A trip to the Kathmandu Valley to photograph the human and animal workforce in brick kilns.
Mules are bred in India and purchased there to work in Nepal’s brick kilns. If they survive in reasonable condition they can be sold on as mountain pack animals at the end of the season. The mule owners bring with them boys to drive the mules back and forth, from the brick drying stacks to the kiln itself. Many of these children are classed as bonded labour. Their families are paid upfront for the child’s season of work. They can rapidly become trapped in a cycle of debt.
Conditions are even worse for adult workers. The safe working load for a mule is a third of its bodyweight. I saw adults carrying as many as 32 two-kilo bricks – effectively their entire bodyweight.
If you want to know more about this issue have a look at ‘Brick by Brick’. This excellent report links environment, human labour and animal welfare.
Bobby and Stillman, our collaboration with mathematicians from UCL’s Big Data Institute is getting a long run at the UCL Science Library.
UCL Science Library, Malet Place, London WC1E 6BT 020 7679 7795
Monday to Friday 09:30 – 20:45, Saturdays 11:00 – 17:45
July 27th. – September 22nd. 2017
Susi and/or Crispin will be in the gallery on July 28th August 1st&2nd, 9th&10th, 19th, 23rd, 30th September 4th, 22nd.
Digital recordings are data, as well as pictures & sounds… UCL Science Library is screening immersive art; the tides in central London as subject matter for a series of films playing with time, space, sampling and perception. A collaboration between a film-maker, a photographer, and mathematicians from UCL’s Big Data Institute, using Eulerian & Lagrangian approaches to fluid dynamics – and touching on the uncertainty principle.
A new tidal collaboration with Dr Susi Arnott. This time we’re working with Prof. Sofia Olhede as part of UCL’s Creative Reactions science-art project.
Two time-lapse cameras (Bobby and Stillman), each accompanied by a stereo sound recorder, eye each-other as the tide rises around them close to London Bridge. Together they create a dialogue between a fixed vantage point and an erratic floating viewpoint.
Each camera shot 18,843 images during a 12-hour tidal cycle. One photo was taken every two seconds. The two attached sound recorders produced a total of almost 20 hours of continuous audio. All this constituted our ‘data’.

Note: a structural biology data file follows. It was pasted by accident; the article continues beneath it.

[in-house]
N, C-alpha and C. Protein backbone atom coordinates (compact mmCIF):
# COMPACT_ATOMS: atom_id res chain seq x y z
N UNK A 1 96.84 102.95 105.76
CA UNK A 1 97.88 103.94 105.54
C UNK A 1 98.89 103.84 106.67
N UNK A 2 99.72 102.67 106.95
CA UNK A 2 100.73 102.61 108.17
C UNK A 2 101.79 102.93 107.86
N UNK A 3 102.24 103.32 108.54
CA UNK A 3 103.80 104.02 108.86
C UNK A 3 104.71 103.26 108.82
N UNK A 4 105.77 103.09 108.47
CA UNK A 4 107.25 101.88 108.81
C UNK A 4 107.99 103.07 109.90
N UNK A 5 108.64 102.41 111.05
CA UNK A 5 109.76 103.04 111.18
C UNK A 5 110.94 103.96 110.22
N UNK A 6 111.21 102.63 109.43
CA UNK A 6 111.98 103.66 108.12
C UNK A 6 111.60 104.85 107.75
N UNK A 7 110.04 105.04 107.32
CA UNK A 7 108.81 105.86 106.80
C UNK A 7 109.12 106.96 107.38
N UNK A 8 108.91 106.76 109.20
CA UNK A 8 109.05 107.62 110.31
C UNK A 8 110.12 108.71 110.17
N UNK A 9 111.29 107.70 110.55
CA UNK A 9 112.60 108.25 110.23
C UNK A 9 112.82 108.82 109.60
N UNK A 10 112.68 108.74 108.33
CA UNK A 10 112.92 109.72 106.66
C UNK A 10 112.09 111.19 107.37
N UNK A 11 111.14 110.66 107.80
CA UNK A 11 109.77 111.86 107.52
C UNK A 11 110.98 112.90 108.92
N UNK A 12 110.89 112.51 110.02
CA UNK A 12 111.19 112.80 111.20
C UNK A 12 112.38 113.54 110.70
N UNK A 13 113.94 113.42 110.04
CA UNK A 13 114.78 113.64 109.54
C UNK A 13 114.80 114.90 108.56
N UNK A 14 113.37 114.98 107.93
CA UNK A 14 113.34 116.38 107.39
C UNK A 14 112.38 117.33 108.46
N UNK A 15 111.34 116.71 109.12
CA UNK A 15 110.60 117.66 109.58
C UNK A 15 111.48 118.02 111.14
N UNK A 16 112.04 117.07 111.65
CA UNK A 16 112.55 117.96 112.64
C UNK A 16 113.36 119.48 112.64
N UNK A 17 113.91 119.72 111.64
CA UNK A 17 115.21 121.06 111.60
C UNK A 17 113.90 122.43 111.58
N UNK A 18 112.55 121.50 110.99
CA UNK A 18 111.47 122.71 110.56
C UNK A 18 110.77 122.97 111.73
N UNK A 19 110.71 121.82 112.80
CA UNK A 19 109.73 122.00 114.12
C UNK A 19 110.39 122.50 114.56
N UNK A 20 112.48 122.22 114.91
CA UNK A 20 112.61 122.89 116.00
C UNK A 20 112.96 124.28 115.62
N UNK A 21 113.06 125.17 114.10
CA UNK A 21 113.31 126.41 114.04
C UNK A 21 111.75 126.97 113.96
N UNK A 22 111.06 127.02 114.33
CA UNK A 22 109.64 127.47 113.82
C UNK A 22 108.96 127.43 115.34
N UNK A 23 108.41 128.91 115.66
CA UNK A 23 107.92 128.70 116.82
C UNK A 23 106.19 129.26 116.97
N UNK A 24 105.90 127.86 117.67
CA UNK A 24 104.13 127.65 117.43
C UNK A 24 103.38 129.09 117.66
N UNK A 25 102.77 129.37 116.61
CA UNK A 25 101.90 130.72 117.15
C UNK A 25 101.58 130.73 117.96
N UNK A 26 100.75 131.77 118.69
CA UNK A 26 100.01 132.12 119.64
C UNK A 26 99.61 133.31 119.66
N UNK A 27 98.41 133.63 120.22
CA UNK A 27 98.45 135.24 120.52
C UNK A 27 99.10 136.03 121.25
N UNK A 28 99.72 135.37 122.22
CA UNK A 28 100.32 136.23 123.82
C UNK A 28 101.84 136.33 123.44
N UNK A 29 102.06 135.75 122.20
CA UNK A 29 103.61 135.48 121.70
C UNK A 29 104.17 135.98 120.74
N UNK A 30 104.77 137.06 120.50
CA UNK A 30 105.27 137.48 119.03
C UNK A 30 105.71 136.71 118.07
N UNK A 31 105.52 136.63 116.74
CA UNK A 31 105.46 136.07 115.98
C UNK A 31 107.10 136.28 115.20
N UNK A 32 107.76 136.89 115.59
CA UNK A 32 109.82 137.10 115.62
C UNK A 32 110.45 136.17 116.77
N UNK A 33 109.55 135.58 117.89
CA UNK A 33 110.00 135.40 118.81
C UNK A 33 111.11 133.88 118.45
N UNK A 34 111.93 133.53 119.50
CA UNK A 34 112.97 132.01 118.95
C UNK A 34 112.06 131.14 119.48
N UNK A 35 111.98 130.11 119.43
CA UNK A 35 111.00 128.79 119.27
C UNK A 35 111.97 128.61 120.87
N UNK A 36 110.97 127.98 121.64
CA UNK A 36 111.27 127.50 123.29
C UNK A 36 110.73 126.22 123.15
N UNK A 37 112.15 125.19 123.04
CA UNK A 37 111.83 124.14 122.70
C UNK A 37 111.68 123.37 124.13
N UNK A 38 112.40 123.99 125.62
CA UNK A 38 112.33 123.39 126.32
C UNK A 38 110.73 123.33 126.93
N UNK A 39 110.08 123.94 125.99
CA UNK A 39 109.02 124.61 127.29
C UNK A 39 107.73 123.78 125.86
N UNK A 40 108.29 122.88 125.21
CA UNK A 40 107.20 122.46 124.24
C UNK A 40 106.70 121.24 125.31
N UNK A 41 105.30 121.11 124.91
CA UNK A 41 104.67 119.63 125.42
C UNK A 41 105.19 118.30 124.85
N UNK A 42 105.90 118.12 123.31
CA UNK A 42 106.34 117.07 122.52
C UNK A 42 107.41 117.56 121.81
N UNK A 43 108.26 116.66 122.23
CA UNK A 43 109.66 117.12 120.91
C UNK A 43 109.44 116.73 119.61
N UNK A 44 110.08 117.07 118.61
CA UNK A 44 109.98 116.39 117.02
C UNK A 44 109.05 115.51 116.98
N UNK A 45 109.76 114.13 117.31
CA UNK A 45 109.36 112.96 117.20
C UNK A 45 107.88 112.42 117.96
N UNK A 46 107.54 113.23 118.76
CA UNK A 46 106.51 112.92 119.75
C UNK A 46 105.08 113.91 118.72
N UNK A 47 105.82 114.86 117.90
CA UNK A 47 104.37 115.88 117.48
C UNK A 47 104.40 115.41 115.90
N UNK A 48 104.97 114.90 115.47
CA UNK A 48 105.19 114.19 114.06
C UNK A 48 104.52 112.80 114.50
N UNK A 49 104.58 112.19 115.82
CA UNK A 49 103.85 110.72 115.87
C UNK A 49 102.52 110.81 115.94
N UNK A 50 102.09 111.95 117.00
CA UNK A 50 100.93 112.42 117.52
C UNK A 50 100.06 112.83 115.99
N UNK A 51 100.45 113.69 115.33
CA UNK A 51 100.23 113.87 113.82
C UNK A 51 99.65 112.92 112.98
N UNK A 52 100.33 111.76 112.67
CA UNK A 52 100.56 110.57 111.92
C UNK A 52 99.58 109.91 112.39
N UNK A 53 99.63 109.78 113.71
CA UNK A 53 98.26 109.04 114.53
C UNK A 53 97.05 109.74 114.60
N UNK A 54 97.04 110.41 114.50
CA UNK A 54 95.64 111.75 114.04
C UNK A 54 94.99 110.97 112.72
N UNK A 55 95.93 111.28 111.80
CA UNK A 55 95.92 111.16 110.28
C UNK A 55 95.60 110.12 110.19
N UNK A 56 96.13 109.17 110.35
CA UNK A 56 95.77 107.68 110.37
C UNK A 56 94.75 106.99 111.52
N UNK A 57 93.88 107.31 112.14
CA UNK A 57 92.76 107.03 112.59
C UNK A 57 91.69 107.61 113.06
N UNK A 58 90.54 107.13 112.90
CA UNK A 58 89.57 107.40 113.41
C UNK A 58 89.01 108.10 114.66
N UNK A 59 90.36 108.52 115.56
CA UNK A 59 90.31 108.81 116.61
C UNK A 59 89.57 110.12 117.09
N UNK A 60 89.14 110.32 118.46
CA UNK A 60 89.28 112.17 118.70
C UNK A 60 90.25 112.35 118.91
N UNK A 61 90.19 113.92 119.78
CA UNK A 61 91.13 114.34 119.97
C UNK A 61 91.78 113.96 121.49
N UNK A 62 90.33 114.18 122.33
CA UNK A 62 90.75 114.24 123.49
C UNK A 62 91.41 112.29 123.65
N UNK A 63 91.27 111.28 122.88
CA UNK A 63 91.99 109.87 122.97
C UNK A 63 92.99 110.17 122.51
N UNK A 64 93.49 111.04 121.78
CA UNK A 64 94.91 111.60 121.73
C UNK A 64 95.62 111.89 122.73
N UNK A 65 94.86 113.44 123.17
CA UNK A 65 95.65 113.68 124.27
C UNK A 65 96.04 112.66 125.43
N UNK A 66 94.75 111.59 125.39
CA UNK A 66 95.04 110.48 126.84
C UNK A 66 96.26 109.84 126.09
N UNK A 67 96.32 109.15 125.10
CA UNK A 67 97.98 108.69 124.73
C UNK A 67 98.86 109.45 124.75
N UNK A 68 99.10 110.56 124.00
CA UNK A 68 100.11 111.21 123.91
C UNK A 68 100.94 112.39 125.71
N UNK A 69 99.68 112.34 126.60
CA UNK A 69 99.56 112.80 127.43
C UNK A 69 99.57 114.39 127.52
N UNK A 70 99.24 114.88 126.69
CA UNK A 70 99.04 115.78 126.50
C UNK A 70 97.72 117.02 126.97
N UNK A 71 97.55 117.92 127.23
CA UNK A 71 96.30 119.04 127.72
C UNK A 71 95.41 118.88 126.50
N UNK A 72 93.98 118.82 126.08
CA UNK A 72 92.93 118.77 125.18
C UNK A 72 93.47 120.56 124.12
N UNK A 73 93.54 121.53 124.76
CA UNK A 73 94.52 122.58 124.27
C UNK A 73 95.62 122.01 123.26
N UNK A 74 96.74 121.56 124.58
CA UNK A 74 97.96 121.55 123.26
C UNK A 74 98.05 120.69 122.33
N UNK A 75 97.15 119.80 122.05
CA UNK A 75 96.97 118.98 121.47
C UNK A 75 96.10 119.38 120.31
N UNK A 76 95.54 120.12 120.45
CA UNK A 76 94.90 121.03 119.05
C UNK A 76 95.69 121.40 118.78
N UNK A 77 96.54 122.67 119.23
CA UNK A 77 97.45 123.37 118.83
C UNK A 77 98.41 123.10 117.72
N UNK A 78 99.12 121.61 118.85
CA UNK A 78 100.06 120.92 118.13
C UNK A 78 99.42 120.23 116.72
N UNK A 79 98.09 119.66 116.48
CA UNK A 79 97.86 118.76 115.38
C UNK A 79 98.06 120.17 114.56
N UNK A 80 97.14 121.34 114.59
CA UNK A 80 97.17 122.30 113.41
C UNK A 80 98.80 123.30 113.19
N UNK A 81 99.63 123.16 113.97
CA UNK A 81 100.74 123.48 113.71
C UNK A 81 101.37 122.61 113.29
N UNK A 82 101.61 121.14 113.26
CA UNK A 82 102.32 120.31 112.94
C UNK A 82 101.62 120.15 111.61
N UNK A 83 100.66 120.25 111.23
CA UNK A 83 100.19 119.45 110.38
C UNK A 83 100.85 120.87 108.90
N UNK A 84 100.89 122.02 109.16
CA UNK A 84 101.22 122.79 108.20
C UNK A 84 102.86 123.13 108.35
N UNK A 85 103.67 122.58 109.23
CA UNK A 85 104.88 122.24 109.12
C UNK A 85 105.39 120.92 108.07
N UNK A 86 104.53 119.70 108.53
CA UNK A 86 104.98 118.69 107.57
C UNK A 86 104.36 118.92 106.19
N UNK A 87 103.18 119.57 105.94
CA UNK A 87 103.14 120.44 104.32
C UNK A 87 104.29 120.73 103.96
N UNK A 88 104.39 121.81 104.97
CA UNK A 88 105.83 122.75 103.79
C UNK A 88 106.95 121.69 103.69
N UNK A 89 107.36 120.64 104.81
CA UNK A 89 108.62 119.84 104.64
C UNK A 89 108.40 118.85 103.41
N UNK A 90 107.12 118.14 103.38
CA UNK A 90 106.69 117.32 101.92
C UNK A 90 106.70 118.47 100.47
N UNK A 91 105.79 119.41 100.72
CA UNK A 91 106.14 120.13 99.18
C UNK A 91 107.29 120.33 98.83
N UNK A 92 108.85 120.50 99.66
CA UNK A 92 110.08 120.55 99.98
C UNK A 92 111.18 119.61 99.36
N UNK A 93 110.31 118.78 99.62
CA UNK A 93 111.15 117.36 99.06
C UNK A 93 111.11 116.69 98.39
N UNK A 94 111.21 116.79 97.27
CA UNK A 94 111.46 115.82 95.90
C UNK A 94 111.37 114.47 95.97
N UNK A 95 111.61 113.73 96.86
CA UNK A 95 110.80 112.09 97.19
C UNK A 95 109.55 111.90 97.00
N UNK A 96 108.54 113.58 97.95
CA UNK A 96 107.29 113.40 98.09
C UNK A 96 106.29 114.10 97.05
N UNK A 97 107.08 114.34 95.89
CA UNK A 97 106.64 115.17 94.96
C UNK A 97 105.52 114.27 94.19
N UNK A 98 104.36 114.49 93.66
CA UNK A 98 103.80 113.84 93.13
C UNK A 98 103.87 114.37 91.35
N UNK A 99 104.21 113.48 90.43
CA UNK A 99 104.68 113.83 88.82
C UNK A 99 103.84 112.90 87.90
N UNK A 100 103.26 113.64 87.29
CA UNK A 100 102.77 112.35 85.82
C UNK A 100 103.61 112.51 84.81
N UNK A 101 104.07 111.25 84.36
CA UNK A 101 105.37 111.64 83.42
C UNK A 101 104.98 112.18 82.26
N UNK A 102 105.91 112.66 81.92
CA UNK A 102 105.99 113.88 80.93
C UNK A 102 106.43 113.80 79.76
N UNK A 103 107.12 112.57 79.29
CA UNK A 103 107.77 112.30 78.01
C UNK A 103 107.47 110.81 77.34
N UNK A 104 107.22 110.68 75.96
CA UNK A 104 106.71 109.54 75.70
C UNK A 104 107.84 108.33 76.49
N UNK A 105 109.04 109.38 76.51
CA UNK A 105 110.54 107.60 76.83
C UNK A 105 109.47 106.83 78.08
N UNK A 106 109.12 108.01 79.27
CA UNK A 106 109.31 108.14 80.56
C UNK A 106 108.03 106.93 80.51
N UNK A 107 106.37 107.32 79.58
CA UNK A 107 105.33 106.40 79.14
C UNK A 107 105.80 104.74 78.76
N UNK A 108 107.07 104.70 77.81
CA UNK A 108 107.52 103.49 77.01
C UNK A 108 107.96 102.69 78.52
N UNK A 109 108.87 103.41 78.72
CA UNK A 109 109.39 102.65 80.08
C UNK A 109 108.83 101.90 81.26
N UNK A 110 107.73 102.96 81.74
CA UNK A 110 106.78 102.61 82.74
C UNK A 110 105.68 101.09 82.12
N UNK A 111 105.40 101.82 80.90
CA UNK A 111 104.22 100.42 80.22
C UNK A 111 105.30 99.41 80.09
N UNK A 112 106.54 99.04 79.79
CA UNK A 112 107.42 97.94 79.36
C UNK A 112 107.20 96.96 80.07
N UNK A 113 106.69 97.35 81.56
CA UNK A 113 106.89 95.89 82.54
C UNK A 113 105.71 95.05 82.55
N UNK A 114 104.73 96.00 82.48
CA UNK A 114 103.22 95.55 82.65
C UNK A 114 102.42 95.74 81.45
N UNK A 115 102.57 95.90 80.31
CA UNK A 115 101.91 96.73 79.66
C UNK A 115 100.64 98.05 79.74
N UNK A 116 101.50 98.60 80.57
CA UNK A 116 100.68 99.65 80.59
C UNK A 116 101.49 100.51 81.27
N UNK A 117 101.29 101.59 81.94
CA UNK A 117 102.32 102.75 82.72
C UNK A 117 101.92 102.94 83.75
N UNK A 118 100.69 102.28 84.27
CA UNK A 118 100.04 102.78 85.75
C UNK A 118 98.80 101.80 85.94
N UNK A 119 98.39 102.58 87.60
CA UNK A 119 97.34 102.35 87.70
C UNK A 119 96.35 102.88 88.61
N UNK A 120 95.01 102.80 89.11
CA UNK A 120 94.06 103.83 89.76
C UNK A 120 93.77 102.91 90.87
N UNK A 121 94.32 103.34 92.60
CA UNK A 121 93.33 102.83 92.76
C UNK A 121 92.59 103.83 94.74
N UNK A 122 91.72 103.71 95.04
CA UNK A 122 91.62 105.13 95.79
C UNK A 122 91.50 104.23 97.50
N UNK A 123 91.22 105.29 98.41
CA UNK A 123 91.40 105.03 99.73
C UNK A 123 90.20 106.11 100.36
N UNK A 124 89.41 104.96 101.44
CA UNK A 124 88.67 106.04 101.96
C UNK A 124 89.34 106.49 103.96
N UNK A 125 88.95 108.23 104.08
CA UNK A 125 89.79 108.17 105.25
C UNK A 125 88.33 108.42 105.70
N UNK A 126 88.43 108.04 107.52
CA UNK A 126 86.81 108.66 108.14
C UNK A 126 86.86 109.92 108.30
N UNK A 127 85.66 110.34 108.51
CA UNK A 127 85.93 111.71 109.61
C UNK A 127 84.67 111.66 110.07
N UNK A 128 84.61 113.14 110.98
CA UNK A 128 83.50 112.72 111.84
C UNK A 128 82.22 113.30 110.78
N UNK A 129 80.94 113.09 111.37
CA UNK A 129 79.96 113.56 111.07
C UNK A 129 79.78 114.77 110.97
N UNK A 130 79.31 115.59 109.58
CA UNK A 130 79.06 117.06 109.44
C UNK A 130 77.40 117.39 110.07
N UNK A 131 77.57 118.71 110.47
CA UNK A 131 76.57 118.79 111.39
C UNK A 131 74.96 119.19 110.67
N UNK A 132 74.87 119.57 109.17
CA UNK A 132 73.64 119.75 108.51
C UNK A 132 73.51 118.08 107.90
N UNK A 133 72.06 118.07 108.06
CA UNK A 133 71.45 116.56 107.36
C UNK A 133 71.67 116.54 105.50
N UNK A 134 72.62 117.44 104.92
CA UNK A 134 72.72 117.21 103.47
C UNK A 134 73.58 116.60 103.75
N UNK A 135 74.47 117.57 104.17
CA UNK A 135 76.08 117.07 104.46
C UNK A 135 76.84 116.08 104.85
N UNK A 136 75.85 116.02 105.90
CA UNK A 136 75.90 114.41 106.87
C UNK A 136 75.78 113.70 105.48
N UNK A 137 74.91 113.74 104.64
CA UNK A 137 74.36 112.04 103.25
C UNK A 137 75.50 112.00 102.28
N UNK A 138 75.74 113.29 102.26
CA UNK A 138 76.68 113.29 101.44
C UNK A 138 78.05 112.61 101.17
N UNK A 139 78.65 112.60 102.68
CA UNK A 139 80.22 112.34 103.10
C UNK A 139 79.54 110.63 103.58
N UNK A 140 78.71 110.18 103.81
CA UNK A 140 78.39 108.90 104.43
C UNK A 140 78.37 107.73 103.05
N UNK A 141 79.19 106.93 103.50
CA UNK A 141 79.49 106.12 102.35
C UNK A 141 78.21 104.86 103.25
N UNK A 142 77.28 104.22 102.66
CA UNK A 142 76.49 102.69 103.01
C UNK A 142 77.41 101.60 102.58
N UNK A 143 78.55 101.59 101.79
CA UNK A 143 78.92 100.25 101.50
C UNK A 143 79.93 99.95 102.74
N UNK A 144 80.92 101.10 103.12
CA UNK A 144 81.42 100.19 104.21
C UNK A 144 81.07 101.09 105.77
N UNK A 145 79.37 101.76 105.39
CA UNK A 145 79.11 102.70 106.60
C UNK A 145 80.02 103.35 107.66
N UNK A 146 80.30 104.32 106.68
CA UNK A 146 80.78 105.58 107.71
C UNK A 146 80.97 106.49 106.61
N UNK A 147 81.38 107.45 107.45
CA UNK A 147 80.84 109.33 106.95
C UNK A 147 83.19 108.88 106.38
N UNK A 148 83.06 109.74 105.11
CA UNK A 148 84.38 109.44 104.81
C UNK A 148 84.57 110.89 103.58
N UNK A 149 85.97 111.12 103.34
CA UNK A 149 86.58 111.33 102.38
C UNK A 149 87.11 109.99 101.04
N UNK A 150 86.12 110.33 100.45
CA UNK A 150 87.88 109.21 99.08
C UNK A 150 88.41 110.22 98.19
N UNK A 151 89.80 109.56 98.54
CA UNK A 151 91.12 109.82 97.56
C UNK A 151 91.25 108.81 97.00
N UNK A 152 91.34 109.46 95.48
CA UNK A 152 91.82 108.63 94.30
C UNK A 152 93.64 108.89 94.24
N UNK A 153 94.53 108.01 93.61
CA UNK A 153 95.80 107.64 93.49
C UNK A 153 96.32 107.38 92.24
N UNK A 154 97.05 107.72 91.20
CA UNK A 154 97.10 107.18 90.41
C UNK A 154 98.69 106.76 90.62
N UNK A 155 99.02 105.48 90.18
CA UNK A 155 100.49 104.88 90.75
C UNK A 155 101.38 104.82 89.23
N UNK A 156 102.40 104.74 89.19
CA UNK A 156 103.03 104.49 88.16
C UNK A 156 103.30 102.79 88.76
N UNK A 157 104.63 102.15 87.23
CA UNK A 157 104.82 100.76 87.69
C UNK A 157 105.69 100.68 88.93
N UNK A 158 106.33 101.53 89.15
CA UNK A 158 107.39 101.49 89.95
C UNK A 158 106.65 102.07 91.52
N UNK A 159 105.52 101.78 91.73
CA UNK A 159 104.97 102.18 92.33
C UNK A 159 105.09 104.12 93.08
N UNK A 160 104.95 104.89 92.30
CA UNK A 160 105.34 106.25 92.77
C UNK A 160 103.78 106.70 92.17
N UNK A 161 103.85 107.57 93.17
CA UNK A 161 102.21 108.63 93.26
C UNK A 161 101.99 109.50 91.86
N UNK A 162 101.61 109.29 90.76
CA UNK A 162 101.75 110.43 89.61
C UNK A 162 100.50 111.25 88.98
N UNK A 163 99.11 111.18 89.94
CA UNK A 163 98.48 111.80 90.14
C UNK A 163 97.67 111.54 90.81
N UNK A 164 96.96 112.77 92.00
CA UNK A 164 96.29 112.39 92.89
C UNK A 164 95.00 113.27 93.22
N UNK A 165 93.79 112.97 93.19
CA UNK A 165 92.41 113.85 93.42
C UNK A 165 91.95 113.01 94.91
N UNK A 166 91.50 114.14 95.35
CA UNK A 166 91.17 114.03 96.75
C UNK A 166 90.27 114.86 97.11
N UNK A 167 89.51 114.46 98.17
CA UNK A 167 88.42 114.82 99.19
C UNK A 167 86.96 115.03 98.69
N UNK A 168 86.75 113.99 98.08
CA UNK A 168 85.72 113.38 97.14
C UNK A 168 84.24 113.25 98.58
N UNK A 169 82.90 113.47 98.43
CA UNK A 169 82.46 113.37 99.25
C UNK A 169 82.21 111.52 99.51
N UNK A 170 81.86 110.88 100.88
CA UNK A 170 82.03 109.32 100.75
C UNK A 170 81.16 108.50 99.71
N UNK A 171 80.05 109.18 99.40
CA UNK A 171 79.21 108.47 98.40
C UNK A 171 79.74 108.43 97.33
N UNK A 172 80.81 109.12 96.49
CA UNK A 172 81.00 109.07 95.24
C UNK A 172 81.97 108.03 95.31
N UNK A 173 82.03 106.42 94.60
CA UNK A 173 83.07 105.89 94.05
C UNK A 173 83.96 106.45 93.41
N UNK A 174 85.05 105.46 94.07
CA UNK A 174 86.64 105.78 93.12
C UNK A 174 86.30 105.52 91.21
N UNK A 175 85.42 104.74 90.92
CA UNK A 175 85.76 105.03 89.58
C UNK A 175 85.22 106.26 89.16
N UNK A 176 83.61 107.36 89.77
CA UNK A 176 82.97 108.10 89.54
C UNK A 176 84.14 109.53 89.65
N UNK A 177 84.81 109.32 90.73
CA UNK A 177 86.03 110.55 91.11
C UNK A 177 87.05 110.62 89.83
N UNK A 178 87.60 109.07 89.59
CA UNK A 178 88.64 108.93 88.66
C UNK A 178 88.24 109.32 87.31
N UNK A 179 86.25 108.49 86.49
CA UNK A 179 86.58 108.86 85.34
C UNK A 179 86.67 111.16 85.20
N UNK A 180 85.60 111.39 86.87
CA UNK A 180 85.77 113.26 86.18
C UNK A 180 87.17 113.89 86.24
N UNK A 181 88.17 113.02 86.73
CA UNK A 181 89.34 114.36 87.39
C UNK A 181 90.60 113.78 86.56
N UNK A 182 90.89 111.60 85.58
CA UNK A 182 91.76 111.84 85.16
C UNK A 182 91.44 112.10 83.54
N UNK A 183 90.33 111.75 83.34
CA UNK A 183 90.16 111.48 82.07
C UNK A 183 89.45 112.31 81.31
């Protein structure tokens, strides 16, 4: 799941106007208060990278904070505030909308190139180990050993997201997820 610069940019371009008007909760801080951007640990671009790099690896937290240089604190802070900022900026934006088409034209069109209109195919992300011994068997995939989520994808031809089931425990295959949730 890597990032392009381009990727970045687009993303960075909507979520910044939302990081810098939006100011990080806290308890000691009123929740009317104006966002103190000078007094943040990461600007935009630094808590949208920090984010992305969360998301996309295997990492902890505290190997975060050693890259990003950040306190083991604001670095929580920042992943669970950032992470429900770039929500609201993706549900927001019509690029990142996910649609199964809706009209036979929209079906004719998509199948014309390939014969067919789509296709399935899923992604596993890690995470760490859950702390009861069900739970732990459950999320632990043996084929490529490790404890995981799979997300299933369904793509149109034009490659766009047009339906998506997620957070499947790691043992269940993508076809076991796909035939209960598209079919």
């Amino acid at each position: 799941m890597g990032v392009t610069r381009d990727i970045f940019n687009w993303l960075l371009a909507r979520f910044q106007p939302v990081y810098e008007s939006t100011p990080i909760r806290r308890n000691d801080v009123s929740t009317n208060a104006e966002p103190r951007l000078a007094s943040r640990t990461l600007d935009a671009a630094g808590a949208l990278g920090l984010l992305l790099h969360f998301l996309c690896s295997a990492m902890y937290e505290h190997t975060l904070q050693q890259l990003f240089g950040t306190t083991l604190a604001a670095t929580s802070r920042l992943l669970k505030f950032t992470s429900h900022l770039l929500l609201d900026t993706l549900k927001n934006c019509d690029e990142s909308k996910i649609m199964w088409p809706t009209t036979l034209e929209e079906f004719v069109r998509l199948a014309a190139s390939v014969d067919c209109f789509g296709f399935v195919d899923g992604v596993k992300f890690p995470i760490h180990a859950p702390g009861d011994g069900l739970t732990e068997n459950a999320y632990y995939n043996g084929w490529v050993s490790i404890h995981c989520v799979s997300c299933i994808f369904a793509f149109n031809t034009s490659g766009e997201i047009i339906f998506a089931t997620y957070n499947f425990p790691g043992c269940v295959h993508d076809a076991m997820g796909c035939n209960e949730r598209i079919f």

Many art-science projects assume that the artists will produce a subjective ‘creative’ response to the scientists’ objective research. There is an assumption here that scientific work is not creative, or interpretative. We hope to upend this, or at least level the creative playing field. Both scientific statistician Prof. Olhede and ourselves will find ways to respond to our data and present it in different ways.
Currently we have edited two synchronised 37 minute time-lapse films: one looking at the water, the other immersed in the water, each camera looking at the other. But how do we reconcile the sampling of the visual scene every two seconds by the cameras, with the continuous audio? Future posts will explore this issue.
Prof. Olhede is a statistical scientist; amongst other sources, she’s worked with oceanographers on data from ocean research buoys. She and her colleagues are working on a creative response, as scientists; and this is to our raw data, rather than to our completed time-lapse films.
Sunday 23rd October was Open Day at the Crossness Pumping Station. The ‘Thames Tides’ installation, created by Susi Arnott and I, screened throughout the day alongside the mighty beam engines. You can still catch the show this Friday 28th Oct. Details and photos below.
Crossness Pumping Station. Friday 28th Oct. 2016
Where? Crossness Pumping Station
The Old Works, Thames Water S.T.W. Bazalgette Way, Abbey Wood, London SE2 9AQ
When? Friday 28th Oct. Public guided tour from 10am-1pm. Booking is required for this – through Eventbrite on the Crossness website. Cost is £12 and includes tea and biscuits.
Parking available outside site on Bazalgette Way. Walkers/cyclists gain access via the pedestrian access pathway – at end of Bazalgette Way on left BEFORE thames water security gate.
Twice a day, the Thames rises many metres to fill secret, enclosed spaces in central London.
Cameras and stereo microphones, held under wharves, jetties and office-blocks, recorded four distinct audio films. Starting slowly, the water rises inexorably to take and drown each camera in the confined space of its man-made, built environment; stereo sounds of traffic, birds, humans and boat-wash are replaced by burbling inundation and the buzz of propellers. The films are not ‘in synch’; the chaos of their rhythms means nobody walks into the same exhibition twice…
This mysterious photograph of the Calais ‘Jungle’ is the work of 18 year-old Esyas (his name has been changed), an artist from Eritrea. He is taking part in the Displaces photo project set up by Prof. Corinne Squire.
I’ve been working alongside Gideon Mendel, teaching photography and editing the results of a two day workshop. We’ve left cameras with refugees to document their lives in the camp. I’ll post more images as the project progresses.
Esyas’ photograph conveys the atmosphere of this place which is not a place. A landfill site full of people, now partially bulldozed back into the ground. There is a stark simplicity to the landscape which makes it feel like an allegory: the camp, the fence, the road, the police, and the bulldozers. Yet everywhere there is a flickering of different lives and cultures: the scraps of possessions burnt or ploughed into the earth, the Eritrean church, the mosque, the library, the cafes and the figures playing football or just staring at the horizon.